China

China’s rising authoritarianism has a stark human cost

China’s rising authoritarianism has a stark human cost

Li Heping spent his career trying to hold Chinese Communist Party officials accountable for their darkest behavior. He believed in an authority higher than the party — China’s own legal system. And for that, he suffered tremendously.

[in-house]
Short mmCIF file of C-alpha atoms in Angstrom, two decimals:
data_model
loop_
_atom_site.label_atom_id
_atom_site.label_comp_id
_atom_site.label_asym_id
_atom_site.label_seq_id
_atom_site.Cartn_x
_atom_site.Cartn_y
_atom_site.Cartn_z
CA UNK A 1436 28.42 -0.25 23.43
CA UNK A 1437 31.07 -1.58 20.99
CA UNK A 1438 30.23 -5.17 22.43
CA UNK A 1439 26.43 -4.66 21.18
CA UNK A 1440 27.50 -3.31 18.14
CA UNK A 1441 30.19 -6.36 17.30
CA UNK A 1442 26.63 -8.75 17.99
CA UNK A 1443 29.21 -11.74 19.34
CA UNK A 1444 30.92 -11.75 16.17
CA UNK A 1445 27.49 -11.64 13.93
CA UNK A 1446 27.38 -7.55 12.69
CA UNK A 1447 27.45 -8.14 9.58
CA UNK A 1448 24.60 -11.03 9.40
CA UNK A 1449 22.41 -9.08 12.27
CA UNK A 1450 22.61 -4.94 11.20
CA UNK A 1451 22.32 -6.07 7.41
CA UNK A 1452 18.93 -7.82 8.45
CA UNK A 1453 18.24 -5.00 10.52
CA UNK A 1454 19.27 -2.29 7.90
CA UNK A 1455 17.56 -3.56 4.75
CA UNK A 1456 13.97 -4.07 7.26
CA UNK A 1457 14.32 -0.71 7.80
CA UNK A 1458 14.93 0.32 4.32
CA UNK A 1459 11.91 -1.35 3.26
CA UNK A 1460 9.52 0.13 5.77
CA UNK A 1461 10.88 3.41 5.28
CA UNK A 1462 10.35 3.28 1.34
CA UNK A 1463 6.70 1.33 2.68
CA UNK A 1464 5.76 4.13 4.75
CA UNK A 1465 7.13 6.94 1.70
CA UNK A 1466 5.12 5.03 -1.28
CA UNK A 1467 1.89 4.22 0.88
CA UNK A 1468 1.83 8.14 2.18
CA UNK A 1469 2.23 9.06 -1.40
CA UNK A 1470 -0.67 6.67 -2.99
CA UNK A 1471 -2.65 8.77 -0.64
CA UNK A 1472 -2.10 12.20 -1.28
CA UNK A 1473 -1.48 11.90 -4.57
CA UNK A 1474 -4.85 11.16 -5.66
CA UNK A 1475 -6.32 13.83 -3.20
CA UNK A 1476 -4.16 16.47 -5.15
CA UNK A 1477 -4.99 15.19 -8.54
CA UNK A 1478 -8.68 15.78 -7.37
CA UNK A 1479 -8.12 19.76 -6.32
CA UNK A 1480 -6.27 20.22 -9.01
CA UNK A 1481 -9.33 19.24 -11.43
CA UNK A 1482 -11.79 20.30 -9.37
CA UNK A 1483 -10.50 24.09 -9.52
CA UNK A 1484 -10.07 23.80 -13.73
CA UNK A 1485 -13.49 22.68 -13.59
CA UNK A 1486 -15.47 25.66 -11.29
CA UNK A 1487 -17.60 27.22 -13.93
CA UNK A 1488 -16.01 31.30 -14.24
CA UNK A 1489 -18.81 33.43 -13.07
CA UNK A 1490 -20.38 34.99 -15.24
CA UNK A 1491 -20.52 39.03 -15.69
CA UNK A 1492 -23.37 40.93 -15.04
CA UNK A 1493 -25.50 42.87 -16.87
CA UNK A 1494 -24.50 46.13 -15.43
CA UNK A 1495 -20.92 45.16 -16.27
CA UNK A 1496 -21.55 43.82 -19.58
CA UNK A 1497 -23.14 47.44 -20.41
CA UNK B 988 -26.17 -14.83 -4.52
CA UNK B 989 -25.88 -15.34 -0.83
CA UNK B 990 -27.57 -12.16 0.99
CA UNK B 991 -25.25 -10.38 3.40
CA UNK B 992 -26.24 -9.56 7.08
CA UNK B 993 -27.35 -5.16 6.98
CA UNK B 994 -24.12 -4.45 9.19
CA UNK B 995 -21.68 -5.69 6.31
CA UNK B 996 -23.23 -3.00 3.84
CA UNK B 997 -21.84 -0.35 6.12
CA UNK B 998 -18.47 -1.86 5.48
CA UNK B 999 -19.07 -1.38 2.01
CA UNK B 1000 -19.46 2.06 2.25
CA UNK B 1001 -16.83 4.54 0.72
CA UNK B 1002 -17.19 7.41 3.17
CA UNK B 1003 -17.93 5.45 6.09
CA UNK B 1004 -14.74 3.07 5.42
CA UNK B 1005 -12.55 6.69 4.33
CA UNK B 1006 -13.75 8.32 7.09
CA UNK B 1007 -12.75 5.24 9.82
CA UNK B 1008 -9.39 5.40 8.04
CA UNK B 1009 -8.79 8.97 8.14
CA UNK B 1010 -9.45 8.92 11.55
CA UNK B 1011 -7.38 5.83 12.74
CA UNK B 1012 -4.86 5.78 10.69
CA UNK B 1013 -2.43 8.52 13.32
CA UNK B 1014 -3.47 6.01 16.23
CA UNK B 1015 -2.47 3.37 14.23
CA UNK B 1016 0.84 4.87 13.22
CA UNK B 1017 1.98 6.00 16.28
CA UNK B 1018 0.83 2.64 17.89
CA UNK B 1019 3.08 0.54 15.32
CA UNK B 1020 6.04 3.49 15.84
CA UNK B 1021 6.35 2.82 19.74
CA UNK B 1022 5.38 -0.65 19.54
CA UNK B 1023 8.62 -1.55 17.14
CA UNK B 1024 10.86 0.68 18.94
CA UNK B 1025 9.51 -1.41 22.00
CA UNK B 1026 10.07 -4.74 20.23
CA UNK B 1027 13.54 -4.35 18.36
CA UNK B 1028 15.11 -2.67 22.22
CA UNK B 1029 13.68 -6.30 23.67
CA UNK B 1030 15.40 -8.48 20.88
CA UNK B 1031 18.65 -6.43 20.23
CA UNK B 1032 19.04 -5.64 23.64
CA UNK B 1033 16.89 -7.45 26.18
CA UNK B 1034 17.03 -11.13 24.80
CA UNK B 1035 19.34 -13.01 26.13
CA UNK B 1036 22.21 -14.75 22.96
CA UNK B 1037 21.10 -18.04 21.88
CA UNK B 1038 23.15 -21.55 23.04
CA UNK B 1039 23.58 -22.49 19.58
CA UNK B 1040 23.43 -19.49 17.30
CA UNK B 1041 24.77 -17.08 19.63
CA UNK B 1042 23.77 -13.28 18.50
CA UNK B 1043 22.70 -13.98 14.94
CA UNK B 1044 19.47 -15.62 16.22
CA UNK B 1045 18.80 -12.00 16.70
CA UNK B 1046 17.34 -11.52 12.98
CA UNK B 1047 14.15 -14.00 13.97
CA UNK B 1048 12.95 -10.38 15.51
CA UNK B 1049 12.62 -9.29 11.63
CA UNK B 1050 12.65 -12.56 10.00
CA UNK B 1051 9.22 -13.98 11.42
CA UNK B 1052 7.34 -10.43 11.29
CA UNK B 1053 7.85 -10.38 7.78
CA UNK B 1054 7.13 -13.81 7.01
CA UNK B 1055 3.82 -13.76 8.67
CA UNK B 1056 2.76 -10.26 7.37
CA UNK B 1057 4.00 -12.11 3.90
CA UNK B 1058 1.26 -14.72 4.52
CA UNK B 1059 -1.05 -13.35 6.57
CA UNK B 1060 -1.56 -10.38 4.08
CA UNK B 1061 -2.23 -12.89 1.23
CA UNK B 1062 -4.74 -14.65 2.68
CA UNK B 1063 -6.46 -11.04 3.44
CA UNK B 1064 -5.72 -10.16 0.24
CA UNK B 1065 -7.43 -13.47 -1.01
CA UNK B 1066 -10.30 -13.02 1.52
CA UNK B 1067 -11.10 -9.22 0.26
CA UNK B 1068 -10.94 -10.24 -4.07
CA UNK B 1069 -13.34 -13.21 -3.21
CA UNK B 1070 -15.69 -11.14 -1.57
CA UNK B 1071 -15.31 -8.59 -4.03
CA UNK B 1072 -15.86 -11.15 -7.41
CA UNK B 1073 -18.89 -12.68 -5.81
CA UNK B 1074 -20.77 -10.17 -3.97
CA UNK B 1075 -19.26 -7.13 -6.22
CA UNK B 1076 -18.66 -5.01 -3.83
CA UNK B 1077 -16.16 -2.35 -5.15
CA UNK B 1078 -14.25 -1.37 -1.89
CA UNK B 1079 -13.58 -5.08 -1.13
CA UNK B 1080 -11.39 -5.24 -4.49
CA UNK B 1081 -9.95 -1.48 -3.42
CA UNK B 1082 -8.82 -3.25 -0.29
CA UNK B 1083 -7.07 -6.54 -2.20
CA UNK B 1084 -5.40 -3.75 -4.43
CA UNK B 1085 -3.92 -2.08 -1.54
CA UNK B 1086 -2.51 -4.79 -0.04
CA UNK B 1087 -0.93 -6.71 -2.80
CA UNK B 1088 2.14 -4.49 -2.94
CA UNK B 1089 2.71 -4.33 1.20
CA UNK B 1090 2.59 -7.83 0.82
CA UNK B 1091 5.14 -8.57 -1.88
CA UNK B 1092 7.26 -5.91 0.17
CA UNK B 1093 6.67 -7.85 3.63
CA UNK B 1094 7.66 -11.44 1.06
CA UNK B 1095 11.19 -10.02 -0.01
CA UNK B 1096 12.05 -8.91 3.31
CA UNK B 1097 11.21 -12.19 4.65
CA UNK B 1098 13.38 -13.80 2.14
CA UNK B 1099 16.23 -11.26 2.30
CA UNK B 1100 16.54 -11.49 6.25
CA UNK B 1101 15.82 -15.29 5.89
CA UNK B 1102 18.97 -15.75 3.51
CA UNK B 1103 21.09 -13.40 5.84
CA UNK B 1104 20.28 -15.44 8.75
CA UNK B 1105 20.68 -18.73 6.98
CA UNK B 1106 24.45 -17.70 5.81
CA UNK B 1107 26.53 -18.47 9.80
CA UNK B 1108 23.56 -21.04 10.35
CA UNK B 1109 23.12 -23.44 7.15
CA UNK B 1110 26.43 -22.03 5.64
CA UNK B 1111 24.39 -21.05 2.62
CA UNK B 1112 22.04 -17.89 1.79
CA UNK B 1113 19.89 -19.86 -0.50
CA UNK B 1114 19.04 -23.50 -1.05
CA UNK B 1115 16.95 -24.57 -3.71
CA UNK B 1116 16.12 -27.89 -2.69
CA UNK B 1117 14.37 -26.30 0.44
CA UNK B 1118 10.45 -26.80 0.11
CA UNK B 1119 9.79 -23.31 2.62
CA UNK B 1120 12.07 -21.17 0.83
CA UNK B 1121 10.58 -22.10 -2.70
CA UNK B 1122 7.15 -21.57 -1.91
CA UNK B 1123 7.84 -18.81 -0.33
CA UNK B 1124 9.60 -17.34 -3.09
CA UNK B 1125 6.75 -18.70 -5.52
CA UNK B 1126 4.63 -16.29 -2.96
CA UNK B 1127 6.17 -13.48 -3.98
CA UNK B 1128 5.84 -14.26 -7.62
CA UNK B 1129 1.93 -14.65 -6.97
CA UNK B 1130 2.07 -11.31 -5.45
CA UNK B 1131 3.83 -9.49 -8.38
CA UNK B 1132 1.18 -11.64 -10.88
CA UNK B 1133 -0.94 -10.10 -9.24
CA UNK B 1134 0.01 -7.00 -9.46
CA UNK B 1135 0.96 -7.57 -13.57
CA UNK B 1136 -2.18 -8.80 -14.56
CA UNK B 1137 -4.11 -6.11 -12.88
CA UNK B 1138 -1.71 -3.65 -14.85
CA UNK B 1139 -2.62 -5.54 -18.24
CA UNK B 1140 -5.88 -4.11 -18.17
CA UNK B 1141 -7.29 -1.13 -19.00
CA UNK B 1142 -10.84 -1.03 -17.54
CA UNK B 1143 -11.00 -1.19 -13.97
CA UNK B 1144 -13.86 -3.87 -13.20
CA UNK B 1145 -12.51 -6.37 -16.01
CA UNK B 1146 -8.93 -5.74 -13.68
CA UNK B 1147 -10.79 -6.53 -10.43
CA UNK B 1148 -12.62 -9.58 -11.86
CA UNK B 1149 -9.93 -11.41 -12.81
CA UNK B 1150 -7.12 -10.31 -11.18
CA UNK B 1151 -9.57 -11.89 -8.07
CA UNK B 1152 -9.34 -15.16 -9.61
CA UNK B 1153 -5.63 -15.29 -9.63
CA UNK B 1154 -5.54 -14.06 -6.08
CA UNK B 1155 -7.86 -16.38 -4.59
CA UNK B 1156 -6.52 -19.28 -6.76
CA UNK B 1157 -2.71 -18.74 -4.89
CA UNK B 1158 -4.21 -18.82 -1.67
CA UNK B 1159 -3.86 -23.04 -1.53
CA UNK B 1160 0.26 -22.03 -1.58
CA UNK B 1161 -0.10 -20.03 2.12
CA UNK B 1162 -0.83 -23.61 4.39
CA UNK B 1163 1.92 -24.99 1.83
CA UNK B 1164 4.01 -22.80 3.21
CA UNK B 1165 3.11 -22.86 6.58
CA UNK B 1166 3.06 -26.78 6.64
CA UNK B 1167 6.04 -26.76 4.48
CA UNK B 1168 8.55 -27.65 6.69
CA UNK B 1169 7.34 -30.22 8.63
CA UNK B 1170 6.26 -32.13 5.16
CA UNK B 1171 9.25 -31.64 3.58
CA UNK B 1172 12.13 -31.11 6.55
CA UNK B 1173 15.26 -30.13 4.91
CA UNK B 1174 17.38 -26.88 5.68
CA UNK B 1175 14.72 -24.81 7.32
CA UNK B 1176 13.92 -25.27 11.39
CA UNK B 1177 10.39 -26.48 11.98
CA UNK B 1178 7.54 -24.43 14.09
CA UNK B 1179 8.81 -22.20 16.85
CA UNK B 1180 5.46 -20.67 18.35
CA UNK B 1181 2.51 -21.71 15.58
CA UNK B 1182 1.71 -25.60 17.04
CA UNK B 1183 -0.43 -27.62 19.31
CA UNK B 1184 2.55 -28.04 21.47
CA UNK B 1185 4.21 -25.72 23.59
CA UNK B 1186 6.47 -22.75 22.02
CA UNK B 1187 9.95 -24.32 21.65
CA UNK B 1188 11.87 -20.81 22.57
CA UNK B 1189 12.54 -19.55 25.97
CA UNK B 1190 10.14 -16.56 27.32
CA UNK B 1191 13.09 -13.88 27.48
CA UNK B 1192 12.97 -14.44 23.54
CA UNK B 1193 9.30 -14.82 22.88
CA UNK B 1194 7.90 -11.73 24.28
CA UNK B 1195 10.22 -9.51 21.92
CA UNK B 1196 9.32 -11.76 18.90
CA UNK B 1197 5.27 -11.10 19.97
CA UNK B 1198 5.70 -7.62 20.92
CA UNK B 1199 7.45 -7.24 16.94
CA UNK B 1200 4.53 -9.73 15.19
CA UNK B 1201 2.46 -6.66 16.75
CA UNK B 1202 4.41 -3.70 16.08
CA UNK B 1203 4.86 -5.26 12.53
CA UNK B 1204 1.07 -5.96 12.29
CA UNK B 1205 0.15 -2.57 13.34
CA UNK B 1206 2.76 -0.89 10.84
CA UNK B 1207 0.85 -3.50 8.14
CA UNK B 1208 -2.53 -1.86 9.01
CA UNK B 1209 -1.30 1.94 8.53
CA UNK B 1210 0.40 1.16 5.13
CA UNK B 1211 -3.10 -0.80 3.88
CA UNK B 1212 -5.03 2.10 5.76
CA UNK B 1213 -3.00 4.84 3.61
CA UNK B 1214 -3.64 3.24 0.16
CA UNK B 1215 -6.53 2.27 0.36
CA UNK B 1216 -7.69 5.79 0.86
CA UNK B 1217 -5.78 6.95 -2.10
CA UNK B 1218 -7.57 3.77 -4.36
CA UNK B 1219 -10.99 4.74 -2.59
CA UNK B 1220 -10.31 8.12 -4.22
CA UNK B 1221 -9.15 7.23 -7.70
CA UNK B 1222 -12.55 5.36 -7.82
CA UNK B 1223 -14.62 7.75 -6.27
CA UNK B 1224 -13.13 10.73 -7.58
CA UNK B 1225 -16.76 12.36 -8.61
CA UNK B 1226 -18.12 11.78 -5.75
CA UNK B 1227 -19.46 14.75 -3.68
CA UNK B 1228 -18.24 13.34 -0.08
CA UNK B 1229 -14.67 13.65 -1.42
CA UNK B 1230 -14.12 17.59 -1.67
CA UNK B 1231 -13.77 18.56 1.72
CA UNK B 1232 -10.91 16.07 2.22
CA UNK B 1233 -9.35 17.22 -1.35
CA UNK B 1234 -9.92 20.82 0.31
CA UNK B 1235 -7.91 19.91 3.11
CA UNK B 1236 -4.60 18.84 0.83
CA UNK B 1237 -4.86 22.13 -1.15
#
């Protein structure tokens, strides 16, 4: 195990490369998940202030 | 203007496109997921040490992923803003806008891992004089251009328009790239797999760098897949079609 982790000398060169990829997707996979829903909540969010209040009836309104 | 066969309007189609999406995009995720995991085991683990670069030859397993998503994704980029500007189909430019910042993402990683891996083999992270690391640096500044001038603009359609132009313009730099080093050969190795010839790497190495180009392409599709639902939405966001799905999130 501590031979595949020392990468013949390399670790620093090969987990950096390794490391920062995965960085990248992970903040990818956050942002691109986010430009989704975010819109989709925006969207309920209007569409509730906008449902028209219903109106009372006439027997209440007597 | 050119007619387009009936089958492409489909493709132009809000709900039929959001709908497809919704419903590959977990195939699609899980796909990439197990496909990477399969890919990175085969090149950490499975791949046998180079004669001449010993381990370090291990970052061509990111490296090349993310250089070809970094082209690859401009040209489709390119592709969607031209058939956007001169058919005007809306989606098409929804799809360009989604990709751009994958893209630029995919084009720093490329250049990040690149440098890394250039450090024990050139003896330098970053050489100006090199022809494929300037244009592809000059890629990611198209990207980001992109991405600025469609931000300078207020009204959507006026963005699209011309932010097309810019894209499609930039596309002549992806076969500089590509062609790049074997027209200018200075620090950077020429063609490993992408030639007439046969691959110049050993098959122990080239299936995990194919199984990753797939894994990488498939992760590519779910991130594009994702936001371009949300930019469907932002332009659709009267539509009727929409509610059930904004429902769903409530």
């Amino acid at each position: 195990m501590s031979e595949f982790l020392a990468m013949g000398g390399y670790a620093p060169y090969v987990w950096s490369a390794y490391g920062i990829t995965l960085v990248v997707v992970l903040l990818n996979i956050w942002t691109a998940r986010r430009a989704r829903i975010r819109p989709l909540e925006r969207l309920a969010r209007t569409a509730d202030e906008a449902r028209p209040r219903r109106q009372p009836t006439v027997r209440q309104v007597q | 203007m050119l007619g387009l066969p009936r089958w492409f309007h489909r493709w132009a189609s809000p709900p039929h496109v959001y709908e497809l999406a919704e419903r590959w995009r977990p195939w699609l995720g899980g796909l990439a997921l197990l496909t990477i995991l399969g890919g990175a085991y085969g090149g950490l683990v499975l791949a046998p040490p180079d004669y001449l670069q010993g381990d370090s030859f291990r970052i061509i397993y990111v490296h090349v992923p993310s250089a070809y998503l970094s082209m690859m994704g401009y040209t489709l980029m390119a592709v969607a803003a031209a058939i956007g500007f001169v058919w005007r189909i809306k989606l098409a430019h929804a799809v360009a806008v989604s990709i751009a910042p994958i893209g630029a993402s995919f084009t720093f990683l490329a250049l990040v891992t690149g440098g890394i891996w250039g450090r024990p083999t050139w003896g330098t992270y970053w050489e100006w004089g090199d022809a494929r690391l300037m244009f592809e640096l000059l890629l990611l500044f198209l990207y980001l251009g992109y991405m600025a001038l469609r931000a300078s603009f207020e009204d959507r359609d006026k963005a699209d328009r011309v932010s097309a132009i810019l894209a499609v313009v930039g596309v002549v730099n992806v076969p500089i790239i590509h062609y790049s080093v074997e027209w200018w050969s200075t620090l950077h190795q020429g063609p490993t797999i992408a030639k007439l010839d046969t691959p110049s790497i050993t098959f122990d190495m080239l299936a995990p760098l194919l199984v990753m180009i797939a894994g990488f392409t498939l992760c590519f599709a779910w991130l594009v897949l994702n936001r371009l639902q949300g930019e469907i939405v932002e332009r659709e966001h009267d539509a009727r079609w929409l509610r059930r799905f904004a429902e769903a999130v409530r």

Since the late ’90s, Li, a 46-year-old human rights lawyer, had defended China’s most persecuted groups: dissidents, petitioners, victims of land grabs and forced demolitions, church leaders, practitioners of the banned spiritual group Falun Gong. Then came the “709” crackdown — named for July 9, 2015, the night it began — when authorities detained or interrogated more than 300 lawyers and their associates, including Li. They held Li without charge...

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